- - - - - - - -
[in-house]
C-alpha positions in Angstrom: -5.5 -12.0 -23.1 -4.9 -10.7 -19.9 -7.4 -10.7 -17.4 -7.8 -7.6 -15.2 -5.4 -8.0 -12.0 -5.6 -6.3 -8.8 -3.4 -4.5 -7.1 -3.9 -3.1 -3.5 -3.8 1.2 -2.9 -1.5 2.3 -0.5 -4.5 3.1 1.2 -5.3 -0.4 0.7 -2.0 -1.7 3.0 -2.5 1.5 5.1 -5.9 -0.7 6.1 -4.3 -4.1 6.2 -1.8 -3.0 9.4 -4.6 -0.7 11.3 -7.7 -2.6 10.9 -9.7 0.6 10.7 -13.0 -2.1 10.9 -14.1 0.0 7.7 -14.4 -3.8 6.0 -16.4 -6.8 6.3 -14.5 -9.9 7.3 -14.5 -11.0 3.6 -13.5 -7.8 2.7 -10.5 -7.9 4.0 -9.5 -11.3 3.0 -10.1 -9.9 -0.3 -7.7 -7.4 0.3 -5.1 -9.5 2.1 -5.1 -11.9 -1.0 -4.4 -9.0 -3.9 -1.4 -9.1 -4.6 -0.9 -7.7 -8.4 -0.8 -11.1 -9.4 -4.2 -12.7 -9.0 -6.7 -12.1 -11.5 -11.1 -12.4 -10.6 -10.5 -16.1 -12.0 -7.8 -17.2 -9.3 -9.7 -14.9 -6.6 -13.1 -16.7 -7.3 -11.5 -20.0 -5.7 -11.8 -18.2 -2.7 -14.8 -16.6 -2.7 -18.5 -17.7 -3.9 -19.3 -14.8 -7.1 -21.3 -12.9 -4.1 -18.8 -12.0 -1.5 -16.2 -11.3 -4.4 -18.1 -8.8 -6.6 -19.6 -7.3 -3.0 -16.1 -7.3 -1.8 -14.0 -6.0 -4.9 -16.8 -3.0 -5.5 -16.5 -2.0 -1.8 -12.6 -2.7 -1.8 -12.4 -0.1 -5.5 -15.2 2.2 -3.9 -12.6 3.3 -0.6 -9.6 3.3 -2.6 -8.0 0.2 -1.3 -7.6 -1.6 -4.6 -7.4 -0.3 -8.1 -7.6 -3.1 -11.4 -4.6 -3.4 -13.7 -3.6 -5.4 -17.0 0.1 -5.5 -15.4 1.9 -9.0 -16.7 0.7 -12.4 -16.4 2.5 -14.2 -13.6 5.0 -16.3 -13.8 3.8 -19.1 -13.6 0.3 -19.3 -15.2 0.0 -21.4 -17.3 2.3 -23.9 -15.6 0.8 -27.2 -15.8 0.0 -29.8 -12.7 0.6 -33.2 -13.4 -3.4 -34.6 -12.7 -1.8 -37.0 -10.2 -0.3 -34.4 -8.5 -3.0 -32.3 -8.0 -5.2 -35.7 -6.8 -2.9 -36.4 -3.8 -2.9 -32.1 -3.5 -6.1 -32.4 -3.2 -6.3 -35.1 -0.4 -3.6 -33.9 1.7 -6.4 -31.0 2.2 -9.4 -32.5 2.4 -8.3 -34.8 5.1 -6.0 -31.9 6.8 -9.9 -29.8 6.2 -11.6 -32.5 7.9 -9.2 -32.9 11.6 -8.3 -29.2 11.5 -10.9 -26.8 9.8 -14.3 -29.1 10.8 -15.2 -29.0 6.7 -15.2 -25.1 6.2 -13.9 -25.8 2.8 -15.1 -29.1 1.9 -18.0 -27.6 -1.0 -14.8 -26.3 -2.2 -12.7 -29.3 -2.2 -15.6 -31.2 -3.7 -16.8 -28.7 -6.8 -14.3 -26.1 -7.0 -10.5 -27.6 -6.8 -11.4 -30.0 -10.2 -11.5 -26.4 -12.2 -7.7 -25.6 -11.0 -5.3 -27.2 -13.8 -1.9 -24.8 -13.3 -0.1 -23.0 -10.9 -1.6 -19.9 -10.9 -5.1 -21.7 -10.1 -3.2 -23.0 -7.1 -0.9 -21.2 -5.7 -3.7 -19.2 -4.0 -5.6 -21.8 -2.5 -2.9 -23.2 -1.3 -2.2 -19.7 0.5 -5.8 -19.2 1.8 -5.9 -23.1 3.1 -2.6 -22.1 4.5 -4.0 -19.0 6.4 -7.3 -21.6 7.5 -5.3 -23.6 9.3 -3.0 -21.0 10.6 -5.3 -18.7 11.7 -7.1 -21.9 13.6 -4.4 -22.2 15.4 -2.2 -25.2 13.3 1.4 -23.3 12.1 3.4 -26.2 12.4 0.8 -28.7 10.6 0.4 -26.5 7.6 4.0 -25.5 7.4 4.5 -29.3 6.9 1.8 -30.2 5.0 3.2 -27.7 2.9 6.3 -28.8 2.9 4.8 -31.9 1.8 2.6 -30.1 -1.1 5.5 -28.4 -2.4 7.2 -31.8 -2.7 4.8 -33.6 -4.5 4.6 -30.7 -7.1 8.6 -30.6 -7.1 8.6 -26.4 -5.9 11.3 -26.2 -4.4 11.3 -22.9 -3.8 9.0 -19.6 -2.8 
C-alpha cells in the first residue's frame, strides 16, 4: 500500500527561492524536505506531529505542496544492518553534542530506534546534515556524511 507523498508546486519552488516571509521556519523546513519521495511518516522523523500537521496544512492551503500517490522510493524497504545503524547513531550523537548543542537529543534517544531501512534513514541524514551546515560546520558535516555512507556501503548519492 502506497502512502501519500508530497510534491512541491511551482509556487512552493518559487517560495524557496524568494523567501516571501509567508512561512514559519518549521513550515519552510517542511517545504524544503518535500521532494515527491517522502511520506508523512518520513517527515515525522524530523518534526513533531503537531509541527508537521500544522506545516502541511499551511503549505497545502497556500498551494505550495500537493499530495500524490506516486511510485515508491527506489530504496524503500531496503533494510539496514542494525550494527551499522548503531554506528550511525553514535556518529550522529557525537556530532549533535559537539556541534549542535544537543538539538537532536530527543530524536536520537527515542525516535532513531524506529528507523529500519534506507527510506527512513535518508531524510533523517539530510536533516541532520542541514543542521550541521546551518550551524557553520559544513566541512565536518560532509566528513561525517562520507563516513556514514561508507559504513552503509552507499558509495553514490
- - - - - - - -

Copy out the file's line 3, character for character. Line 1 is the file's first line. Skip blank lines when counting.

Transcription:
C-alpha cells in the first residue's frame, strides 16, 4: 500500500527561492524536505506531529505542496544492518553534542530506534546534515556524511 507523498508546486519552488516571509521556519523546513519521495511518516522523523500537521496544512492551503500517490522510493524497504545503524547513531550523537548543542537529543534517544531501512534513514541524514551546515560546520558535516555512507556501503548519492 502506497502512502501519500508530497510534491512541491511551482509556487512552493518559487517560495524557496524568494523567501516571501509567508512561512514559519518549521513550515519552510517542511517545504524544503518535500521532494515527491517522502511520506508523512518520513517527515515525522524530523518534526513533531503537531509541527508537521500544522506545516502541511499551511503549505497545502497556500498551494505550495500537493499530495500524490506516486511510485515508491527506489530504496524503500531496503533494510539496514542494525550494527551499522548503531554506528550511525553514535556518529550522529557525537556530532549533535559537539556541534549542535544537543538539538537532536530527543530524536536520537527515542525516535532513531524506529528507523529500519534506507527510506527512513535518508531524510533523517539530510536533516541532520542541514543542521550541521546551518550551524557553520559544513566541512565536518560532509566528513561525517562520507563516513556514514561508507559504513552503509552507499558509495553514490